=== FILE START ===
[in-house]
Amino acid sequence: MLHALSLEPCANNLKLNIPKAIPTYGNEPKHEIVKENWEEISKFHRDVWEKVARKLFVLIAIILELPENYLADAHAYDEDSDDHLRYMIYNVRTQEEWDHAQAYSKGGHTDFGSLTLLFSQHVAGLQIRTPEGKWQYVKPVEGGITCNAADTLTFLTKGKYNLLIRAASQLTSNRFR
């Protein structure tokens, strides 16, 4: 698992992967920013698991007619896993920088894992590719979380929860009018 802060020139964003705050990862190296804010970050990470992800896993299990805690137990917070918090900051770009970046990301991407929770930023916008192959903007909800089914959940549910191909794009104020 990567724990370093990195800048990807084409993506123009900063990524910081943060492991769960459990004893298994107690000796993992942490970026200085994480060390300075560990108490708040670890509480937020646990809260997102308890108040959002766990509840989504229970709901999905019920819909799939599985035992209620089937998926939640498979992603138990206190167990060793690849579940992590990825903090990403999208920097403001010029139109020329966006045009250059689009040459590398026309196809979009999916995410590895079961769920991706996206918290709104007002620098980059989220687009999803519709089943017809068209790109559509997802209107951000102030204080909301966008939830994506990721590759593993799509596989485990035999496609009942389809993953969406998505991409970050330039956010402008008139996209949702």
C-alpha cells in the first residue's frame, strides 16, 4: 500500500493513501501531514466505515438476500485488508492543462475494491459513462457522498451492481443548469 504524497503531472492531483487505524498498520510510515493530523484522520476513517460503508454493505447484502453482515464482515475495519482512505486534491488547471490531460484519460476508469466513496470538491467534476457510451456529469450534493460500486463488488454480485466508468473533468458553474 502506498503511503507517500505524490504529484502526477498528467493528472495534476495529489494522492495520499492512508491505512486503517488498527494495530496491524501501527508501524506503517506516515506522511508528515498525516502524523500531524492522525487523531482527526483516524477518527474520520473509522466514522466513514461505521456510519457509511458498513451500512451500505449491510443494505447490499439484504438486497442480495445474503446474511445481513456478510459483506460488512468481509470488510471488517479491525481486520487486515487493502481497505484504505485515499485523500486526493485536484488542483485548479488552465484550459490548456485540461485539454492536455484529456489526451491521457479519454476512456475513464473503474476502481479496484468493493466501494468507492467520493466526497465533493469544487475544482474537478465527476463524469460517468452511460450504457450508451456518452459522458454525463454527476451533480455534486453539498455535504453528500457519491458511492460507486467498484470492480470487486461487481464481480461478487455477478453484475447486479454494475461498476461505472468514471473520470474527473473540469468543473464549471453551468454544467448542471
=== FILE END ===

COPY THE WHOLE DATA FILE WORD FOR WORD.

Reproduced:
[in-house]
Amino acid sequence: MLHALSLEPCANNLKLNIPKAIPTYGNEPKHEIVKENWEEISKFHRDVWEKVARKLFVLIAIILELPENYLADAHAYDEDSDDHLRYMIYNVRTQEEWDHAQAYSKGGHTDFGSLTLLFSQHVAGLQIRTPEGKWQYVKPVEGGITCNAADTLTFLTKGKYNLLIRAASQLTSNRFR
């Protein structure tokens, strides 16, 4: 698992992967920013698991007619896993920088894992590719979380929860009018 802060020139964003705050990862190296804010970050990470992800896993299990805690137990917070918090900051770009970046990301991407929770930023916008192959903007909800089914959940549910191909794009104020 990567724990370093990195800048990807084409993506123009900063990524910081943060492991769960459990004893298994107690000796993992942490970026200085994480060390300075560990108490708040670890509480937020646990809260997102308890108040959002766990509840989504229970709901999905019920819909799939599985035992209620089937998926939640498979992603138990206190167990060793690849579940992590990825903090990403999208920097403001010029139109020329966006045009250059689009040459590398026309196809979009999916995410590895079961769920991706996206918290709104007002620098980059989220687009999803519709089943017809068209790109559509997802209107951000102030204080909301966008939830994506990721590759593993799509596989485990035999496609009942389809993953969406998505991409970050330039956010402008008139996209949702």
C-alpha cells in the first residue's frame, strides 16, 4: 500500500493513501501531514466505515438476500485488508492543462475494491459513462457522498451492481443548469 504524497503531472492531483487505524498498520510510515493530523484522520476513517460503508454493505447484502453482515464482515475495519482512505486534491488547471490531460484519460476508469466513496470538491467534476457510451456529469450534493460500486463488488454480485466508468473533468458553474 502506498503511503507517500505524490504529484502526477498528467493528472495534476495529489494522492495520499492512508491505512486503517488498527494495530496491524501501527508501524506503517506516515506522511508528515498525516502524523500531524492522525487523531482527526483516524477518527474520520473509522466514522466513514461505521456510519457509511458498513451500512451500505449491510443494505447490499439484504438486497442480495445474503446474511445481513456478510459483506460488512468481509470488510471488517479491525481486520487486515487493502481497505484504505485515499485523500486526493485536484488542483485548479488552465484550459490548456485540461485539454492536455484529456489526451491521457479519454476512456475513464473503474476502481479496484468493493466501494468507492467520493466526497465533493469544487475544482474537478465527476463524469460517468452511460450504457450508451456518452459522458454525463454527476451533480455534486453539498455535504453528500457519491458511492460507486467498484470492480470487486461487481464481480461478487455477478453484475447486479454494475461498476461505472468514471473520470474527473473540469468543473464549471453551468454544467448542471